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1 Gears Around the World (Wide Web) (July/August 1996)

More Gears in Cyberspace Dial in to the web site of Chicago's Museum of Science and Industry for an online version of the museum's Gears from the Century of Progress exhibit.

2 First International Involute Gear Comparison (August 2014)

Measurement institutions of seven different countries — China, Germany, Japan, Thailand, Ukraine, United Kingdom and the U.S. — participated in the implementation of the first international comparison of involute gear measurement standards. The German metrology institute Physikalisch-Technische Bundesanstalt (PTB) was chosen as the pilot laboratory as well as the organizer. Three typical involute gear measurement standards provided by the PTB were deployed for this comparison: a profile, a helix and a pitch measurement standard. In the final analysis, of the results obtained from all participants, the weighted mean was evaluated as reference value for all 28 measured parameters. However, besides the measurement standards, the measured parameters, and, most importantly, some of the comparison results from all participants are anonymously presented. Furthermore, mishandling of the measurement standards as occurred during the comparison will be illustrated.

3 Industry News (August 2014)

The complete Industry News section from the August 2014 issue of Gear Technology.

4 IMTS 2014 Product Preview (August 2014)

An in-depth look at the major booths with the latest technology used in gear manufacturing.

5 Application and Improvement of Face Load Factor Determination Based on AGMA 927 (May 2014)

The face load factor is one of the most important items for a gear strength calculation. Current standards propose formulae for face load factor, but they are not always appropriate. AGMA 927 proposes a simpler and quicker algorithm that doesn't require a contact analysis calculation. This paper explains how this algorithm can be applied for gear rating procedures.

6 GT Extras (June 2014)

The latest video from Koepfer America, Sandvik's Gear Up event and IMTS product previews

7 Product News (September/October 2014)

The complete product news section from the September / October 2014 Issue Gear Technology.

8 Making it in Mobile (November/December 2014)

“If it’s broken, bring it on in.” That’s the advice offered by Roy Parker, president and owner of Jones Welding Company Inc.

9 State of the Gear Industry 2009 (November/December 2009)

In October, Gear Technology conducted an anonymous survey of gear manufacturers. Invitations were sent by e-mail to thousands of individuals around the world. More than 300 individuals responded to the online survey, answering questions about their manufacturing operations and current challenges facing their businesses.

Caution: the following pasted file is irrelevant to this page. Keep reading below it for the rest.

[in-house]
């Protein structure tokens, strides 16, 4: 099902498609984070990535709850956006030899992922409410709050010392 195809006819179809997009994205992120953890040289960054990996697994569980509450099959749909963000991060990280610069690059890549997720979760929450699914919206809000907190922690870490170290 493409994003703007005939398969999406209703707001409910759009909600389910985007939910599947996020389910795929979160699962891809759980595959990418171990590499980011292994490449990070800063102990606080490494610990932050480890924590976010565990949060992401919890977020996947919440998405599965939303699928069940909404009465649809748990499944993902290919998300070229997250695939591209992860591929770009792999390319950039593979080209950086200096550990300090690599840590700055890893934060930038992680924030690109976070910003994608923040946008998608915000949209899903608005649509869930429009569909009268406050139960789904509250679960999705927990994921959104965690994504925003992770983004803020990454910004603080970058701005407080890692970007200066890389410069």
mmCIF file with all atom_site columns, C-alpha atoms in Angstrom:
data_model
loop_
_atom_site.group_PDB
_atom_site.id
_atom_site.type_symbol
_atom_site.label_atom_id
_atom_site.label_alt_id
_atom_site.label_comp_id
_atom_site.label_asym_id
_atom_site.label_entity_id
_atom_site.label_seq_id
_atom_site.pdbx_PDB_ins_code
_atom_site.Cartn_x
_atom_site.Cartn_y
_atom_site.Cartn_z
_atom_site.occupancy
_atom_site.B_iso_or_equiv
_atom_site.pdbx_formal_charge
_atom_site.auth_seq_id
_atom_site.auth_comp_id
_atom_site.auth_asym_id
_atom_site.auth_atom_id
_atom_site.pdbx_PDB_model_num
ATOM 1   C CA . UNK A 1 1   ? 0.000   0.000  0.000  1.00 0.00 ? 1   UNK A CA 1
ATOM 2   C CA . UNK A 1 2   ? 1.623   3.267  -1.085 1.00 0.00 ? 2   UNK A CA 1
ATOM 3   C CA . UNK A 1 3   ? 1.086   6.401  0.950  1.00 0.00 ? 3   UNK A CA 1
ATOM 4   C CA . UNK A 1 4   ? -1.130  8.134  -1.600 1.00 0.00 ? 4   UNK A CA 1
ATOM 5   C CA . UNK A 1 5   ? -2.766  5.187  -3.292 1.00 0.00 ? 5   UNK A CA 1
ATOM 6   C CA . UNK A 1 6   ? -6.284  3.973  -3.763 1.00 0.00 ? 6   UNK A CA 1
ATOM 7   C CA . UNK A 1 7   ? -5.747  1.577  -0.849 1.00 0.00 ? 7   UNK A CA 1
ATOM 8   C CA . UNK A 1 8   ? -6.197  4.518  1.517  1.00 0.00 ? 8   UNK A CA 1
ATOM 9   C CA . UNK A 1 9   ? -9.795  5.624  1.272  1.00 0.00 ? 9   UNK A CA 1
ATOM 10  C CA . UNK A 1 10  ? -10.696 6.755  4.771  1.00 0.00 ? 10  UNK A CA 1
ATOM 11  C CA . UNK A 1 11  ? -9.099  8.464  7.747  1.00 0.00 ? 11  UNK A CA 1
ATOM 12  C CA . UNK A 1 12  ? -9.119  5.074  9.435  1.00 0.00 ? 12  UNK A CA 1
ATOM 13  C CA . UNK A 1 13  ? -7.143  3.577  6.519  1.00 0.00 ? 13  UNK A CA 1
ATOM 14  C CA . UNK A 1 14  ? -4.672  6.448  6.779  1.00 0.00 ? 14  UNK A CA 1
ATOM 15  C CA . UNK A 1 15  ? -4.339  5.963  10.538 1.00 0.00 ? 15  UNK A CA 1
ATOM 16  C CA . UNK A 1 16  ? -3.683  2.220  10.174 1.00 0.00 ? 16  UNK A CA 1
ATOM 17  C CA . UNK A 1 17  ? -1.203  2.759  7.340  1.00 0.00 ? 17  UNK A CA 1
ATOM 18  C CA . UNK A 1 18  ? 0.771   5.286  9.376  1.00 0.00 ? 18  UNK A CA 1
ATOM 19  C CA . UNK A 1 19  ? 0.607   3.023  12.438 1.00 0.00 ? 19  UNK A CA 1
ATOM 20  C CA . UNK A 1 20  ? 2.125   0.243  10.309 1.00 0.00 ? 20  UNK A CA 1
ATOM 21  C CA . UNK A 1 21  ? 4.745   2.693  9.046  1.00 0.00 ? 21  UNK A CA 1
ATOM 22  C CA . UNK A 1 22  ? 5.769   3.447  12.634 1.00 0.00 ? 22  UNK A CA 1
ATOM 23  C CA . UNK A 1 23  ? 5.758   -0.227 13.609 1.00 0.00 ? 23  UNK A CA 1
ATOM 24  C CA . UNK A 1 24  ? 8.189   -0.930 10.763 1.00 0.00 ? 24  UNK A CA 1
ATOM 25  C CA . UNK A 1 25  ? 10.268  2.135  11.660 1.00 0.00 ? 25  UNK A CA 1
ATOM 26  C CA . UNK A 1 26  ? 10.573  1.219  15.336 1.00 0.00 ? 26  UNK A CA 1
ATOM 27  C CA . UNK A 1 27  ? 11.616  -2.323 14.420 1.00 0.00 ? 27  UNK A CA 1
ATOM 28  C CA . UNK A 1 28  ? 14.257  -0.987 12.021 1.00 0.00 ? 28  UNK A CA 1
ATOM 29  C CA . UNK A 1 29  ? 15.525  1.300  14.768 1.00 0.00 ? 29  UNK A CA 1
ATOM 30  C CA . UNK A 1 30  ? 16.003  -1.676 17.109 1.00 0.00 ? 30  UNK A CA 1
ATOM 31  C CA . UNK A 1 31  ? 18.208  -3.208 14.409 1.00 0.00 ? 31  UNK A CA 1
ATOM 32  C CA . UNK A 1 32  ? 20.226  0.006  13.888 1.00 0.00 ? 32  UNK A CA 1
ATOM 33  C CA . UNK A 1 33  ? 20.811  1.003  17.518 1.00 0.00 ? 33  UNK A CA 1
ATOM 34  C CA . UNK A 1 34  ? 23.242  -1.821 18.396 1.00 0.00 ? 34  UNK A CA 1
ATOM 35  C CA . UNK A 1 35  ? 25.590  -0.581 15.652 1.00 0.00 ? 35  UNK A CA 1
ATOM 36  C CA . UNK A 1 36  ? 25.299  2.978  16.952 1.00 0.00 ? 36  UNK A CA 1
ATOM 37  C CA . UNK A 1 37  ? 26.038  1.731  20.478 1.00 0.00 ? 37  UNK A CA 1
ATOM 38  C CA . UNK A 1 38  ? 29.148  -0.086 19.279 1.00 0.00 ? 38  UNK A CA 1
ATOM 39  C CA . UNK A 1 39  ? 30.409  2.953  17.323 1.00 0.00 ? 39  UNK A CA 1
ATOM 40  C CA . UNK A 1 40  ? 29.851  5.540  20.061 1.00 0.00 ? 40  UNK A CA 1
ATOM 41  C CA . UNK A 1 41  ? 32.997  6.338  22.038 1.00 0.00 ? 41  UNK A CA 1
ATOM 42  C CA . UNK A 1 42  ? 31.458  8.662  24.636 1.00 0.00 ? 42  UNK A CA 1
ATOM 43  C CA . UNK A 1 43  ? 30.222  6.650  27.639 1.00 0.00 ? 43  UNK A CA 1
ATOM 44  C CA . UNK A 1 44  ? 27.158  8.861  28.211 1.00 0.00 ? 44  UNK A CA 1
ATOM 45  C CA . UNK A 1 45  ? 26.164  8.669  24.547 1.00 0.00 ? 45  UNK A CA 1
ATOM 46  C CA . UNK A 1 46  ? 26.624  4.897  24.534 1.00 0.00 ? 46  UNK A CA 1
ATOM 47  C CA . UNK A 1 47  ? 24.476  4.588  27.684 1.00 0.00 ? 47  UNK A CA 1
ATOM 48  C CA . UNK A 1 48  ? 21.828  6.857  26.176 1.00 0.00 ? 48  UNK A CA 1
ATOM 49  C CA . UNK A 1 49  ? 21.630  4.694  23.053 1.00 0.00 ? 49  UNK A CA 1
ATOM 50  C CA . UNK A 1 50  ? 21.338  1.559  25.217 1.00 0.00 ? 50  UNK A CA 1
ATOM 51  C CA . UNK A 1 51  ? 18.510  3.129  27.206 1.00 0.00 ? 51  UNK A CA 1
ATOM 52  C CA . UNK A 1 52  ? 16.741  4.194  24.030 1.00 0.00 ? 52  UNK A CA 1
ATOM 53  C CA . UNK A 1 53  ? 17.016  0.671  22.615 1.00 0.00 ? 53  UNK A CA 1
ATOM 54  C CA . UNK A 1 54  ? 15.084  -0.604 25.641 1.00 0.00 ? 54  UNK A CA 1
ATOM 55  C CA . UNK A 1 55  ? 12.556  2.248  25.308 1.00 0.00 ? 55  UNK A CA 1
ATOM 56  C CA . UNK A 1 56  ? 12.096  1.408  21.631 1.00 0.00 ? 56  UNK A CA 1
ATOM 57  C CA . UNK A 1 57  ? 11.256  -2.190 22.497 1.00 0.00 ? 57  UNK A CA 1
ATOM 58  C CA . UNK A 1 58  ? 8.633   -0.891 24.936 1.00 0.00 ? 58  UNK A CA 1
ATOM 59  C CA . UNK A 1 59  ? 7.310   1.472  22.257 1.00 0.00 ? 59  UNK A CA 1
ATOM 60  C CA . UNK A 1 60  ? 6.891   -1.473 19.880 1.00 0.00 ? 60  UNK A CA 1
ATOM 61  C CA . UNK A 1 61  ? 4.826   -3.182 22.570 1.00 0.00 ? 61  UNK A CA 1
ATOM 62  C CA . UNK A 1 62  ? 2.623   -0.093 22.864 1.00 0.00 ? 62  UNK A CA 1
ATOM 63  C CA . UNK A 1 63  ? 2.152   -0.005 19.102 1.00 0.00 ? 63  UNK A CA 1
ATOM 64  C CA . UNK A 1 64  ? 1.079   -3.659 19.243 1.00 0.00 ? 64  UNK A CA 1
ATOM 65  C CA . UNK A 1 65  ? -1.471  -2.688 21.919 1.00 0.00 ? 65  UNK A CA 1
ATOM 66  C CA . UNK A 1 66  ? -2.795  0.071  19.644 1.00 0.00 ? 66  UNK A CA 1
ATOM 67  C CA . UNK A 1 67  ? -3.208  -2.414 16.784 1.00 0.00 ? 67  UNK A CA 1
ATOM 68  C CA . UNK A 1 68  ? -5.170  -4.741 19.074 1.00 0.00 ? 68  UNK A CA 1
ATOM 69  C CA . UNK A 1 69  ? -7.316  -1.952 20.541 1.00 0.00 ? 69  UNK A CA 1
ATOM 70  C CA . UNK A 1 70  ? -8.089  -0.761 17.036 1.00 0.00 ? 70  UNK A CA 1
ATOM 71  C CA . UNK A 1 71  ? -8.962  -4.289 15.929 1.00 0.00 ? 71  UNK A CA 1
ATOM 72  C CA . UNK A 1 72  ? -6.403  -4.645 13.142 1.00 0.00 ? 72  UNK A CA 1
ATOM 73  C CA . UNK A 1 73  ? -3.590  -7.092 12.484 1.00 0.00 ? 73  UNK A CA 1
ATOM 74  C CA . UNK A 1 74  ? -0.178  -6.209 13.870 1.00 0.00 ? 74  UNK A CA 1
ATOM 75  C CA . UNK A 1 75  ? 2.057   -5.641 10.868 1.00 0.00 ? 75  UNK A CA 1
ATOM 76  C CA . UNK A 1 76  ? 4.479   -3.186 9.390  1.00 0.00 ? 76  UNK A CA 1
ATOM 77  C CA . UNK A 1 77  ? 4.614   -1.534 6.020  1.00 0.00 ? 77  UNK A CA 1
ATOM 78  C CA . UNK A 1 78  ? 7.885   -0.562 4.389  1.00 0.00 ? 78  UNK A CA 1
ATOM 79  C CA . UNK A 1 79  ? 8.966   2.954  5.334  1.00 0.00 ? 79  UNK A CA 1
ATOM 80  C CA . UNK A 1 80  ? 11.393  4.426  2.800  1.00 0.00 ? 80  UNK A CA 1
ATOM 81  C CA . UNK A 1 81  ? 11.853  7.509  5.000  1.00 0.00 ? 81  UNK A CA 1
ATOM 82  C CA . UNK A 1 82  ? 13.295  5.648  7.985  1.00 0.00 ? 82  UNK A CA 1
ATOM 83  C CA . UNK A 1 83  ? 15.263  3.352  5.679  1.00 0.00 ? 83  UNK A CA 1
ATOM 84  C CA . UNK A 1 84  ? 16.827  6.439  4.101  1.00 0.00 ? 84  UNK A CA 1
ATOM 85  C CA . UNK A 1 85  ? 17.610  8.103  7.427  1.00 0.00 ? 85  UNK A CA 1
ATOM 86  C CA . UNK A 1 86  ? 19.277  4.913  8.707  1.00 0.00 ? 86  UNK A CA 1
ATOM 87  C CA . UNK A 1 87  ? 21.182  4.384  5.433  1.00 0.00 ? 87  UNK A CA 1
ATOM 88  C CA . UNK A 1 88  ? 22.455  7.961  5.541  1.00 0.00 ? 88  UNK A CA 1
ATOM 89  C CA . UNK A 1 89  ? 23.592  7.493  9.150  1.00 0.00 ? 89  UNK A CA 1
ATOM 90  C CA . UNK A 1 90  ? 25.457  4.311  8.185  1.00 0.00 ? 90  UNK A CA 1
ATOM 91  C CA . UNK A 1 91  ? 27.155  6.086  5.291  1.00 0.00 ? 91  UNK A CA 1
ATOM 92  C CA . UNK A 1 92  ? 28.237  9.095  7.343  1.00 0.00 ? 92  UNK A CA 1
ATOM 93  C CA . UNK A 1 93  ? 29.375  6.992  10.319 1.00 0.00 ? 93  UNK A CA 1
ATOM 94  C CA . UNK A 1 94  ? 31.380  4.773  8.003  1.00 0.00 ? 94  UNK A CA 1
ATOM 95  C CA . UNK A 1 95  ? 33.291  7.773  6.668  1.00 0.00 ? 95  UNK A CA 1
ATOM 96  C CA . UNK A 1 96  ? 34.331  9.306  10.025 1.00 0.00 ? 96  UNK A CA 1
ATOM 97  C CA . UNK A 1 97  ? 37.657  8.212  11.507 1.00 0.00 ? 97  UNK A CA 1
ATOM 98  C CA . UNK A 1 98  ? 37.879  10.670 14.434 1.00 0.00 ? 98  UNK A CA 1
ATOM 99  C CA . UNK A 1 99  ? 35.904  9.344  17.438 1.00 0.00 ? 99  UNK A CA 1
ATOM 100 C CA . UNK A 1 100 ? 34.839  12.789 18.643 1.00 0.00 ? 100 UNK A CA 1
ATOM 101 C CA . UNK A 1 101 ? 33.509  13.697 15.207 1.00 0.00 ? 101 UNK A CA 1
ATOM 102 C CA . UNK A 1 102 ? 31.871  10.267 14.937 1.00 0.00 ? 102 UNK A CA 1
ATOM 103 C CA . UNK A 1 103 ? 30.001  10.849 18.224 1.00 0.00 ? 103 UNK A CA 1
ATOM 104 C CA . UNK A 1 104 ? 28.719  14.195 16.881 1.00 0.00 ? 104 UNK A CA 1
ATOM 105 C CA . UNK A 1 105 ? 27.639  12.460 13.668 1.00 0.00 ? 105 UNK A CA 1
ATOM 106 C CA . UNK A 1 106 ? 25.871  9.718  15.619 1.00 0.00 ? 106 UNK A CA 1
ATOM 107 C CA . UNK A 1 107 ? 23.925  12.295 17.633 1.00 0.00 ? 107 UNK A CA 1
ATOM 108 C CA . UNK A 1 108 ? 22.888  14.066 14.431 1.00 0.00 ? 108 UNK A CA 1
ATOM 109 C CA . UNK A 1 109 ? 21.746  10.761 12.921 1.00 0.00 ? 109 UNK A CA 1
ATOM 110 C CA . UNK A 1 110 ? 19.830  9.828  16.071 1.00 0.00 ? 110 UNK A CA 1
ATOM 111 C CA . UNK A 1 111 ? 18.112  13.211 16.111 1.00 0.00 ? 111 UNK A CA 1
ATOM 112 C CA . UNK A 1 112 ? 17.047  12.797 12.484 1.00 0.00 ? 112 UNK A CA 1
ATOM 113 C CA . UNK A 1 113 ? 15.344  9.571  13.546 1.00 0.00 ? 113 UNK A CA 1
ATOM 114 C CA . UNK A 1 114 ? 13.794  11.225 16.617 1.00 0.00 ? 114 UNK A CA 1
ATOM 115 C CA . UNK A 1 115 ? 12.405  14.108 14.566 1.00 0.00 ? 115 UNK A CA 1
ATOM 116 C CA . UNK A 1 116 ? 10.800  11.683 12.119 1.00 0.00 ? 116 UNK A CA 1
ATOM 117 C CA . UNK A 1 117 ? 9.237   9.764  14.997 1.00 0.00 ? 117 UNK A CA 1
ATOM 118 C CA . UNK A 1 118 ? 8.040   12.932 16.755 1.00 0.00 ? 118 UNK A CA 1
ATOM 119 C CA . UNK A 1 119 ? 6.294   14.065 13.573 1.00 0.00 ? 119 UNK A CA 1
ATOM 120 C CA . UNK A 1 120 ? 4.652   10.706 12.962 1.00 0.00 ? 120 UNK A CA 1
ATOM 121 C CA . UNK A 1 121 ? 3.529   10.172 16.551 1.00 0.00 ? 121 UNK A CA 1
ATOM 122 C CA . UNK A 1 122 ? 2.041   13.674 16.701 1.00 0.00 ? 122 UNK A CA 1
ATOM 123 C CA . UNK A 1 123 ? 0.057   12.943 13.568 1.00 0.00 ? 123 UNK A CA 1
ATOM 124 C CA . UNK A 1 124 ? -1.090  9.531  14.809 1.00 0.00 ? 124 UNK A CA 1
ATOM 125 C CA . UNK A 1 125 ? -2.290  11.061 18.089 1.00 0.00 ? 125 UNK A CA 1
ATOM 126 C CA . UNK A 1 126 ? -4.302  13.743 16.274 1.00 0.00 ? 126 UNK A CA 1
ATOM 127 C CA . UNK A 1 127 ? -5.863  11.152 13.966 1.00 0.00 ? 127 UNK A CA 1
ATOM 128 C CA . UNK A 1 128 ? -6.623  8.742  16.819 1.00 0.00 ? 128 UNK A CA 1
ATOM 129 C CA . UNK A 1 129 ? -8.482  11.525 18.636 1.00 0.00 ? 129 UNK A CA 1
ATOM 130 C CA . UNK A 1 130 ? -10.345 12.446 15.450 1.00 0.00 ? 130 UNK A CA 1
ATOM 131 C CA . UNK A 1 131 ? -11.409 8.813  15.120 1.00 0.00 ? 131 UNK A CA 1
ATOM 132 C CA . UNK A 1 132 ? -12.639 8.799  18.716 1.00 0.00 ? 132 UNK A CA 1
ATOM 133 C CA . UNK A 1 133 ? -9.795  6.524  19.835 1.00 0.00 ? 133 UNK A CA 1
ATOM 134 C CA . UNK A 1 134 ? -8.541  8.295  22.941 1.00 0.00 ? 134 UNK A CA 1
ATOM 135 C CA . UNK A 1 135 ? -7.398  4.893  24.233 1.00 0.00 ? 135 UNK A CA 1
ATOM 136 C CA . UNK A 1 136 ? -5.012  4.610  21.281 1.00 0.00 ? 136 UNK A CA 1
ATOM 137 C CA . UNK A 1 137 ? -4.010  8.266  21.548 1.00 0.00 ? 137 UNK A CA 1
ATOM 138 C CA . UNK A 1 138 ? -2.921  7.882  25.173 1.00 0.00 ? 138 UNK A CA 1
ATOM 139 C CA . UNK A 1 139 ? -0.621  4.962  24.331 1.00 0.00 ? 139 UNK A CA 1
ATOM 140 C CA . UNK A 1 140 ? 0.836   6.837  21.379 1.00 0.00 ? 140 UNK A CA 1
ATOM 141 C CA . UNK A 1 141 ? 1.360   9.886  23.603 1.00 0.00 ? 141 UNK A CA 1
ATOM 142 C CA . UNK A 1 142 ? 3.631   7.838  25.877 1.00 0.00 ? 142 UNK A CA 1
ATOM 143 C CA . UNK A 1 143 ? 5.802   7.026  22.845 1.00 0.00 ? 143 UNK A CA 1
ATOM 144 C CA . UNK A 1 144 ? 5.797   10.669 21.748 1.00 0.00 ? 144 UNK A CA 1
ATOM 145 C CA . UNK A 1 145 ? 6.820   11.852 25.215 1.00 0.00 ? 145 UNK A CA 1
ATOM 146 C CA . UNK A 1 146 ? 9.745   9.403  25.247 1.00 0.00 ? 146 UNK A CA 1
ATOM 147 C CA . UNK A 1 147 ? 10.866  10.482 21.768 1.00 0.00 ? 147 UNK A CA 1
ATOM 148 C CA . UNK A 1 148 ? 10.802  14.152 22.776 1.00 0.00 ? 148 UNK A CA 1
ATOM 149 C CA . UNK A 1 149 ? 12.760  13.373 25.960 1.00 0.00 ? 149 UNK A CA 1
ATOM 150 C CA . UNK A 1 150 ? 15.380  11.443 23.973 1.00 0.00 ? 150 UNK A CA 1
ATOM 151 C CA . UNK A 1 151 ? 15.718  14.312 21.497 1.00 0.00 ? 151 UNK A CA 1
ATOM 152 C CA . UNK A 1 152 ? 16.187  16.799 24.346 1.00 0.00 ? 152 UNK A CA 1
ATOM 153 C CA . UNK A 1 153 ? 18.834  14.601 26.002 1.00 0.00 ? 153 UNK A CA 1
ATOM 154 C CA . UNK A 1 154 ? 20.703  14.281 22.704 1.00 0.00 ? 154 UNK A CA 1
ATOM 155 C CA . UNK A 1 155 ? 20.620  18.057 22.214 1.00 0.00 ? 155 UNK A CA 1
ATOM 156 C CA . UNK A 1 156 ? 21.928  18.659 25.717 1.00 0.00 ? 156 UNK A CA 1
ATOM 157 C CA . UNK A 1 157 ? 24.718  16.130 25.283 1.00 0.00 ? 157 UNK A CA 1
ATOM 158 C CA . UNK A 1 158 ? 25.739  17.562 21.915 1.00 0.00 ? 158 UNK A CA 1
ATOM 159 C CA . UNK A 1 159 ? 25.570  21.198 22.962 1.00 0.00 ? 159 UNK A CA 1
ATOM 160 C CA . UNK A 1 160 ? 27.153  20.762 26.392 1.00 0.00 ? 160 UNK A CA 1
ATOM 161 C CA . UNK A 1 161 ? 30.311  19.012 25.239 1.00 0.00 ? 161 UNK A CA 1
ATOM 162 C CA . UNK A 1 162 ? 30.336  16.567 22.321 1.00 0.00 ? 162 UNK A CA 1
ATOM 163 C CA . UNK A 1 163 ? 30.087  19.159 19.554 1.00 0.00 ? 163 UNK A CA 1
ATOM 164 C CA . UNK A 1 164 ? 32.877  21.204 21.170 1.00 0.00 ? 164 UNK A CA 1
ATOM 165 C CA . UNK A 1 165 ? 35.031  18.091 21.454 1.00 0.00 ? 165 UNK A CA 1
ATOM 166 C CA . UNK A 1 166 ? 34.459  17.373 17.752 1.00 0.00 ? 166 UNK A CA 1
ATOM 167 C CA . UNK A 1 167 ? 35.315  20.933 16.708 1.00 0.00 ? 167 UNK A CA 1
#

10 Tale of Two Gear Industries (March/April 2009)

The good news and the bad news about the gear industry and its role in the overall economy.

11 Clogged Supply Chain Has Gear Manufacturers in Hurry Up and Wait Mode (November/December 2008)

Never have so few served so many. That, in essence, describes gear makers and the role they play in our world. Think of it—although the gear cutting industry represents much less than one percent of the global workforce—the gears it produces are what make things run in practically every industry and profession imaginable. From bulldozers to Rolexes, gears are an integral part of the mix.

12 State of the Gear Industry 2008 (November/December 2008)

Results of research on trends in employment, outsourcing, machine tool investment and other gear industry business practices.

13 Planet Carrier Design (January/February 2014)

With all the advantages of building float into a planetary gear system, what advantages are there to using a carrier in the first place, rather than simply having your planets float in the system?

14 Product News (October 2013)

The complete Product News section from the October 2013 issue of Gear Technology.

15 Product News (March/April 2013)

The complete Product News section from the March/April 2013 issue of Gear Technology.

16 Product News (May 2013)

The complete Product News section from the May 2013 issue of Gear Technology.

17 Industry News (January/February 2013)

The complete Industry News section from the January/February 2013 issue of Gear Technology.

18 Product News (January/February 2013)

The complete Product News section from the January/February 2013 issue of Gear Technology.

19 Progress in Gear Milling (January/February 2013)

Sandvik presents the latest in gear milling technologies.

20 EMO 2013 - Intelligence in Production (August 2013)

Preview of some of the exhibits relevant to gear manufacturing at the upcoming EMO 2013.

21 How Gear Standards are Written (September 2013)

The new chairman of the AGMA Technical Division Executive Committee explains what's involved in the process of developing technical standards at the AGMA.

22 State of the Gear Industry 2007 (November/December 2007)

Results of research on trends in employment, outsourcing, machine tool investment and other gear industry business practices.

23 The Devil Is in the Details (October 2013)

A response to the September 2013 Voices piece on how gear standards are written, from one who's been there.